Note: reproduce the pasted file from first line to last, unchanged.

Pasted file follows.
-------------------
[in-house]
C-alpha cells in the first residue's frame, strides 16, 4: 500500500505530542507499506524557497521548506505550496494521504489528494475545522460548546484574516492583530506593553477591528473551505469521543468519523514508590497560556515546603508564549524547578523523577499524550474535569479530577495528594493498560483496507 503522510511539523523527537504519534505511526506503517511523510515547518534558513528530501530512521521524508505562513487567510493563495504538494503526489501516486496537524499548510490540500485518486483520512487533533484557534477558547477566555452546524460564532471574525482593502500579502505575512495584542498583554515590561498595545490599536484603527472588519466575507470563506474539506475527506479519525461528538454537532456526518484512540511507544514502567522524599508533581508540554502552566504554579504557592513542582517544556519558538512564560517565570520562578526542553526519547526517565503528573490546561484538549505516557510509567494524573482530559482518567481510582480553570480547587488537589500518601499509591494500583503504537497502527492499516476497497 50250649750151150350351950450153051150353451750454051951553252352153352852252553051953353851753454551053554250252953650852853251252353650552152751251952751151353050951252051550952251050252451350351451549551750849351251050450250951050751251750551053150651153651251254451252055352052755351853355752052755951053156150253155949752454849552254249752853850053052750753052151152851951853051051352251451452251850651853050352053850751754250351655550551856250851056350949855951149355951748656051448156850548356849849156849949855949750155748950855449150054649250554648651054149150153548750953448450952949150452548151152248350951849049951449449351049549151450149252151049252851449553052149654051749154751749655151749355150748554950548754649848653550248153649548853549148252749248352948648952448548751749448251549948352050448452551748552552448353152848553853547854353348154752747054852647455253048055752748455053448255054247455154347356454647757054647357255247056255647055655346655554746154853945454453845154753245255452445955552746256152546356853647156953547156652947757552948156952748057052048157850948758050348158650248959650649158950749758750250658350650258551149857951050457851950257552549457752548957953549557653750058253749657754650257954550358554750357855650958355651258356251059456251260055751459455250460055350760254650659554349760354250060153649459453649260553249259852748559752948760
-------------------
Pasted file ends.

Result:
[in-house]
C-alpha cells in the first residue's frame, strides 16, 4: 500500500505530542507499506524557497521548506505550496494521504489528494475545522460548546484574516492583530506593553477591528473551505469521543468519523514508590497560556515546603508564549524547578523523577499524550474535569479530577495528594493498560483496507 503522510511539523523527537504519534505511526506503517511523510515547518534558513528530501530512521521524508505562513487567510493563495504538494503526489501516486496537524499548510490540500485518486483520512487533533484557534477558547477566555452546524460564532471574525482593502500579502505575512495584542498583554515590561498595545490599536484603527472588519466575507470563506474539506475527506479519525461528538454537532456526518484512540511507544514502567522524599508533581508540554502552566504554579504557592513542582517544556519558538512564560517565570520562578526542553526519547526517565503528573490546561484538549505516557510509567494524573482530559482518567481510582480553570480547587488537589500518601499509591494500583503504537497502527492499516476497497 50250649750151150350351950450153051150353451750454051951553252352153352852252553051953353851753454551053554250252953650852853251252353650552152751251952751151353050951252051550952251050252451350351451549551750849351251050450250951050751251750551053150651153651251254451252055352052755351853355752052755951053156150253155949752454849552254249752853850053052750753052151152851951853051051352251451452251850651853050352053850751754250351655550551856250851056350949855951149355951748656051448156850548356849849156849949855949750155748950855449150054649250554648651054149150153548750953448450952949150452548151152248350951849049951449449351049549151450149252151049252851449553052149654051749154751749655151749355150748554950548754649848653550248153649548853549148252749248352948648952448548751749448251549948352050448452551748552552448353152848553853547854353348154752747054852647455253048055752748455053448255054247455154347356454647757054647357255247056255647055655346655554746154853945454453845154753245255452445955552746256152546356853647156953547156652947757552948156952748057052048157850948758050348158650248959650649158950749758750250658350650258551149857951050457851950257552549457752548957953549557653750058253749657754650257954550358554750357855650958355651258356251059456251260055751459455250460055350760254650659554349760354250060153649459453649260553249259852748559752948760